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Information Sheet - 6
January 2006


If an appeal is not settled through appeal management discussions between the parties, the Board can hold hearings in-person, by telephone conference or by written submissions. The written submission method is a practical alternative, if there is no disagreement about the facts, no issue of credibility, and the arguments can be made in writing.

Sometimes the parties agree to hold the hearing by way of written submissions due to the high costs of travel to a hearing location. In all cases the Board must be satisfied that this method is practical given the appeal issues and likely evidence.

The timelines for delivering the written submissions to the other party and the Board are usually set during a telephone Appeal Management Conference. Each party will have an opportunity to respond in writing to the other party’s submission. One of two options on the order of submissions is most often used:
  • Staggered Submissions: Usually the party appealing (the Appellant) delivers their written submission first. The other party then delivers their submission, including a reply to the Appellant’s submission. The Appellant is then given a final opportunity to reply to the other party’s submission. The submissions include all evidence, documents and written argument on the appeal issues.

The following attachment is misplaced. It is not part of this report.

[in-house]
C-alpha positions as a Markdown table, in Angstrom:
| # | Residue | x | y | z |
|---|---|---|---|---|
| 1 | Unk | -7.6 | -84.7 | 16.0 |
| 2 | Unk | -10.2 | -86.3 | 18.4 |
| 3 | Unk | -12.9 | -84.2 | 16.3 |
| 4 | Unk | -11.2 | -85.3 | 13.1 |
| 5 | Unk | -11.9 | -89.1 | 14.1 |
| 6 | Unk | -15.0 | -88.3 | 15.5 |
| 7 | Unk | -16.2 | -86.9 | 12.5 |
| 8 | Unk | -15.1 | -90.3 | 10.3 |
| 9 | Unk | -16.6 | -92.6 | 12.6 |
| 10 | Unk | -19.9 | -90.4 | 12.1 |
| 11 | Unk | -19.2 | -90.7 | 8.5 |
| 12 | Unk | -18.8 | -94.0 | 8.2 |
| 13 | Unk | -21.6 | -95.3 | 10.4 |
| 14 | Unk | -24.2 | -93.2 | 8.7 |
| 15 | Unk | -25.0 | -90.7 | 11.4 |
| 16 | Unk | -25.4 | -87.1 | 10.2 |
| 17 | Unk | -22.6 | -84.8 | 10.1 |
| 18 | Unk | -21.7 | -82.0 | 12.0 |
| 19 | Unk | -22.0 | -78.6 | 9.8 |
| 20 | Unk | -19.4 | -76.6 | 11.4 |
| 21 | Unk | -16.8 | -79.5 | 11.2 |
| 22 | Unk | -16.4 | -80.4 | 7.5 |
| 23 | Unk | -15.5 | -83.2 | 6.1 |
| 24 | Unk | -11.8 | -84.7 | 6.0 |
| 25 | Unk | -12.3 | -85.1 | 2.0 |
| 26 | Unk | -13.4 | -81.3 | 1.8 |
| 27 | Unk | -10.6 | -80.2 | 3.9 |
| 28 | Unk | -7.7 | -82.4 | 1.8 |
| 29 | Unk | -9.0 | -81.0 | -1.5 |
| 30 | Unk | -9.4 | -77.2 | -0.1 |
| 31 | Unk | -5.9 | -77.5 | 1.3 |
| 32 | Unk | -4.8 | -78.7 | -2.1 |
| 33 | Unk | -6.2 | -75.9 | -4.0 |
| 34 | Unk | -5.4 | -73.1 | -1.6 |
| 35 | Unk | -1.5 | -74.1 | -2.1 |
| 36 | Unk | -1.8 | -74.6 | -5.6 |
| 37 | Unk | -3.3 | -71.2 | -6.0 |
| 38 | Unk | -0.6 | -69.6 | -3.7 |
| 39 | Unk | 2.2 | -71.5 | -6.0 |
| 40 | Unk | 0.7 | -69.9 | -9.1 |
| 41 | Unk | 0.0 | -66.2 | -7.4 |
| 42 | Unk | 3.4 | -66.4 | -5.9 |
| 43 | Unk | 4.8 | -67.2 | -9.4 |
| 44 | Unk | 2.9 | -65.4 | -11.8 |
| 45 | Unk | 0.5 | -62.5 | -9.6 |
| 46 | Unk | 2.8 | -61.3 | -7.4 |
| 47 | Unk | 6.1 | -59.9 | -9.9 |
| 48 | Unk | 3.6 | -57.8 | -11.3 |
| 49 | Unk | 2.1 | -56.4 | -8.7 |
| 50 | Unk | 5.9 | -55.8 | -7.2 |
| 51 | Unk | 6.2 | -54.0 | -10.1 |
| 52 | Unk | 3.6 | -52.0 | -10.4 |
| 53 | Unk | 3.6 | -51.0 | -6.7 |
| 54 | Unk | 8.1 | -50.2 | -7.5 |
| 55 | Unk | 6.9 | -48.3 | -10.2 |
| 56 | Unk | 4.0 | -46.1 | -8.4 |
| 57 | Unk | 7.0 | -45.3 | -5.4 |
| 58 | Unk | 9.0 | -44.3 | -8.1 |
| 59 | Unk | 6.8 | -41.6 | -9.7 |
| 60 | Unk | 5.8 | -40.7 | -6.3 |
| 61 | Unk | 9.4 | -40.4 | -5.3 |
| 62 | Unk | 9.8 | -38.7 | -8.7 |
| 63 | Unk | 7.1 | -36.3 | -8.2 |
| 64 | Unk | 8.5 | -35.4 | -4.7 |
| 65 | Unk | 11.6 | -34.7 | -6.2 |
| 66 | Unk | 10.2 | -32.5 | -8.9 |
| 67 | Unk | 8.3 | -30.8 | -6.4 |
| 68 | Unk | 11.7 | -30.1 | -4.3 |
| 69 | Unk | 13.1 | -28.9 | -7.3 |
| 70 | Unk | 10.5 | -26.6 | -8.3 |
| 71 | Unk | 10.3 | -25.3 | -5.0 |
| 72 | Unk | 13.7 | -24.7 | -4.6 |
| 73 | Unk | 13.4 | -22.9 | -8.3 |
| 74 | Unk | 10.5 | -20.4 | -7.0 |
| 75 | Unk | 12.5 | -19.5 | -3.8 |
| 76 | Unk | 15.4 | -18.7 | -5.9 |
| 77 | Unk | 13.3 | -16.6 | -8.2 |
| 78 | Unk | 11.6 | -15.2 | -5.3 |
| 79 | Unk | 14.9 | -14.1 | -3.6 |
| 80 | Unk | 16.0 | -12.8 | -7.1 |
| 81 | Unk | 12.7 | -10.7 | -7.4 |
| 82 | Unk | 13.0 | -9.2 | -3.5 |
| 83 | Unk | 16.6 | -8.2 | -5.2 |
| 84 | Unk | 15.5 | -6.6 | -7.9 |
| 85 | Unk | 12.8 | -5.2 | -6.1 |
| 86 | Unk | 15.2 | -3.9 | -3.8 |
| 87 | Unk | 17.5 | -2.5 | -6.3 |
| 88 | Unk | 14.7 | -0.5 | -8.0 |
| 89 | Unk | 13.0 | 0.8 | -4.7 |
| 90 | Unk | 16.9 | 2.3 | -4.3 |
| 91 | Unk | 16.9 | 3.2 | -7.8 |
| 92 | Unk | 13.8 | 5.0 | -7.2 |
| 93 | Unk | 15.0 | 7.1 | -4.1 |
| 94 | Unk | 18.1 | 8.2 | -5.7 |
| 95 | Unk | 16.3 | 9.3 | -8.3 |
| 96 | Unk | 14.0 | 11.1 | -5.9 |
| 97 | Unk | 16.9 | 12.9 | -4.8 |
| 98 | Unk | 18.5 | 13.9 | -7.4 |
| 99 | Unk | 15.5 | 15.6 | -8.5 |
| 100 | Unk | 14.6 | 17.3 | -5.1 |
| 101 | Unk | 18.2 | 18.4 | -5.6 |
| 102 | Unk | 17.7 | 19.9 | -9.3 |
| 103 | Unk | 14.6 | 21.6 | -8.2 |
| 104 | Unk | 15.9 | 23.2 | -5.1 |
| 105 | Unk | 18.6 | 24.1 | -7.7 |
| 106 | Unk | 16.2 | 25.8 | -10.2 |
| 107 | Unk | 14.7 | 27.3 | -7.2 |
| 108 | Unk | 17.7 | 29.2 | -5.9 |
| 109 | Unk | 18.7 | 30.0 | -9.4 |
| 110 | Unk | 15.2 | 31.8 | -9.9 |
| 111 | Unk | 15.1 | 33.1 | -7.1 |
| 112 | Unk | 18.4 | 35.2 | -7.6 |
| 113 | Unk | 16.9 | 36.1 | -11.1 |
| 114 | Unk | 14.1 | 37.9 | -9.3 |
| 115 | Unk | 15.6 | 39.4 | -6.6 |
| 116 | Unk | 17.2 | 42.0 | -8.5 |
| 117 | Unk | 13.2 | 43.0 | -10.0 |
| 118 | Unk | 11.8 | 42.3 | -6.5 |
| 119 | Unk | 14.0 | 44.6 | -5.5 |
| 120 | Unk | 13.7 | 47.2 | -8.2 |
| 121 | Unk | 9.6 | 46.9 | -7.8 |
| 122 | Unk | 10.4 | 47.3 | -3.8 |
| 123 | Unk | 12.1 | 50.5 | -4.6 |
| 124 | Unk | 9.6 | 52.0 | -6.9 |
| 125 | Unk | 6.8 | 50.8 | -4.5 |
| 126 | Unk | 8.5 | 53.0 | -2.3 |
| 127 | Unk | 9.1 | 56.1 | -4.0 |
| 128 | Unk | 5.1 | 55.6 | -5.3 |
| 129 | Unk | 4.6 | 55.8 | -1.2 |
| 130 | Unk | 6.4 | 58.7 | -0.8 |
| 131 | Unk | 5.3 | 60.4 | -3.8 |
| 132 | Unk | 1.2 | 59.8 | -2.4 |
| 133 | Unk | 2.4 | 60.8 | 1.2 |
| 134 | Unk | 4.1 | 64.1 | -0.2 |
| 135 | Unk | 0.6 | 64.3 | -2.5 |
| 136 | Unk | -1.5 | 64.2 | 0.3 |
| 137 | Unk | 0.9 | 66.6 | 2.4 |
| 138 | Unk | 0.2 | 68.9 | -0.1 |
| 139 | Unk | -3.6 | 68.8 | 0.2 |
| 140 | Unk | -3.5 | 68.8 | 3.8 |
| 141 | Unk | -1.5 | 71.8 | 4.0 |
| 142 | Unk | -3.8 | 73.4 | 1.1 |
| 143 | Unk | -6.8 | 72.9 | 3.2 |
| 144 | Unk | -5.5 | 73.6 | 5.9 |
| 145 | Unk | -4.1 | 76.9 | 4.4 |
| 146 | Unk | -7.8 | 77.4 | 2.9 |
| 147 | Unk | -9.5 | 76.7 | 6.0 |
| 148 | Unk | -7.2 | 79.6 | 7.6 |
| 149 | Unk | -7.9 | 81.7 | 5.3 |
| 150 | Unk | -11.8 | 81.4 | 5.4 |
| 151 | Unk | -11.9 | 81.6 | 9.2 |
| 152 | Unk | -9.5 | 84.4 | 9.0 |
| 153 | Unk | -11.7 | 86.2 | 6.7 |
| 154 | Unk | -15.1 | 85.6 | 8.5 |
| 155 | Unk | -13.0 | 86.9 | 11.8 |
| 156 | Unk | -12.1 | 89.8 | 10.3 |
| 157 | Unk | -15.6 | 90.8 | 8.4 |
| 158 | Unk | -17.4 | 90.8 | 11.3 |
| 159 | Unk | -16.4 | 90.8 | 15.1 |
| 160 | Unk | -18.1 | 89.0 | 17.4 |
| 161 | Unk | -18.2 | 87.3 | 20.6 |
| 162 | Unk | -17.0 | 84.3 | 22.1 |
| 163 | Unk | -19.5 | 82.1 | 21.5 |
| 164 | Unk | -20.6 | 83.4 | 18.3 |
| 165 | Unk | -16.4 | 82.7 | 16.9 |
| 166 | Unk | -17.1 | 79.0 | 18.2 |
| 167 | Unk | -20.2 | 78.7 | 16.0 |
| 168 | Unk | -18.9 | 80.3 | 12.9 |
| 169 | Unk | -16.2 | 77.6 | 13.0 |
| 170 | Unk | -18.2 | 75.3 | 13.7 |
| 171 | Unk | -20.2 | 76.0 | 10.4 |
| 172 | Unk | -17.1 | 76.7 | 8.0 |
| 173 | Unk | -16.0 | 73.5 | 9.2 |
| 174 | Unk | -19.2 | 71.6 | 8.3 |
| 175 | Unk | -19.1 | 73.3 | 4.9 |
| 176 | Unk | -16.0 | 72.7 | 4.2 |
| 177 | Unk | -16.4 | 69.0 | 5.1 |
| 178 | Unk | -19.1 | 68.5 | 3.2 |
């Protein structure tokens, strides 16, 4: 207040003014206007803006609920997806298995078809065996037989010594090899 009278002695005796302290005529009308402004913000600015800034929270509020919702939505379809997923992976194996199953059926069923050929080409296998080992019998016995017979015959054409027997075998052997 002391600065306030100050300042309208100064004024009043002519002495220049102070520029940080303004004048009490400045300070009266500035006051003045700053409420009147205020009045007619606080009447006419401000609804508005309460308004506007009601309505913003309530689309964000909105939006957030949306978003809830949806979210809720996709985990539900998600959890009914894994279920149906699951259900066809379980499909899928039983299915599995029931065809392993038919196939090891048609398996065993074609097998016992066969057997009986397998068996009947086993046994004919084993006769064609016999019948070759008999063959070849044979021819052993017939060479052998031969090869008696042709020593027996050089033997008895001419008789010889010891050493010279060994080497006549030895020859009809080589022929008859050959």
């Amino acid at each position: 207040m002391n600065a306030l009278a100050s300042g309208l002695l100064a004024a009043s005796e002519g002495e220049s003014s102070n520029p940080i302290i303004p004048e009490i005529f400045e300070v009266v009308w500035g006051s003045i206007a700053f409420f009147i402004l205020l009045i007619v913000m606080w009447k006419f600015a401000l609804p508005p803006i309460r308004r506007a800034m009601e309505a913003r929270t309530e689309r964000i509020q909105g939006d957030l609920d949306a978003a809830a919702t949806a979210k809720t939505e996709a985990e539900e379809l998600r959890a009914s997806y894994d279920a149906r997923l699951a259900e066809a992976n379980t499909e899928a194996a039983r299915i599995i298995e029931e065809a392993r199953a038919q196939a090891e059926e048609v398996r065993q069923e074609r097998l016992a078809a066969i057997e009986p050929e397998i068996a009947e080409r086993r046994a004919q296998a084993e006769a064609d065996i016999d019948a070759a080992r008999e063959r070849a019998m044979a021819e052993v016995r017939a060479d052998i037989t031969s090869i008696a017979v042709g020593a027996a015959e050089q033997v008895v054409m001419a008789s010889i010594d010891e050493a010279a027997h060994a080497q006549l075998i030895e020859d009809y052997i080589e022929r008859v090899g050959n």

• Simultaneous Submissions: Both parties deliver their written submissions and have a final opportunity to reply to the other party’s submission on the same two dates.
Prior to preparing written submissions, the Board encourages the parties to review Information Sheet 8 – Evidence in a Hearing.

The written submissions will be assigned to a Board member for making a decision on the appeal. If the Board member has questions about any of the material or needs more information, the Board may either hold a telephone conference with the parties or ask for follow up written submissions. The Board will send the parties the decision with reasons as soon as possible, however, due to the appeal load, complexity of the appeal and other resource issues, it may take a few months.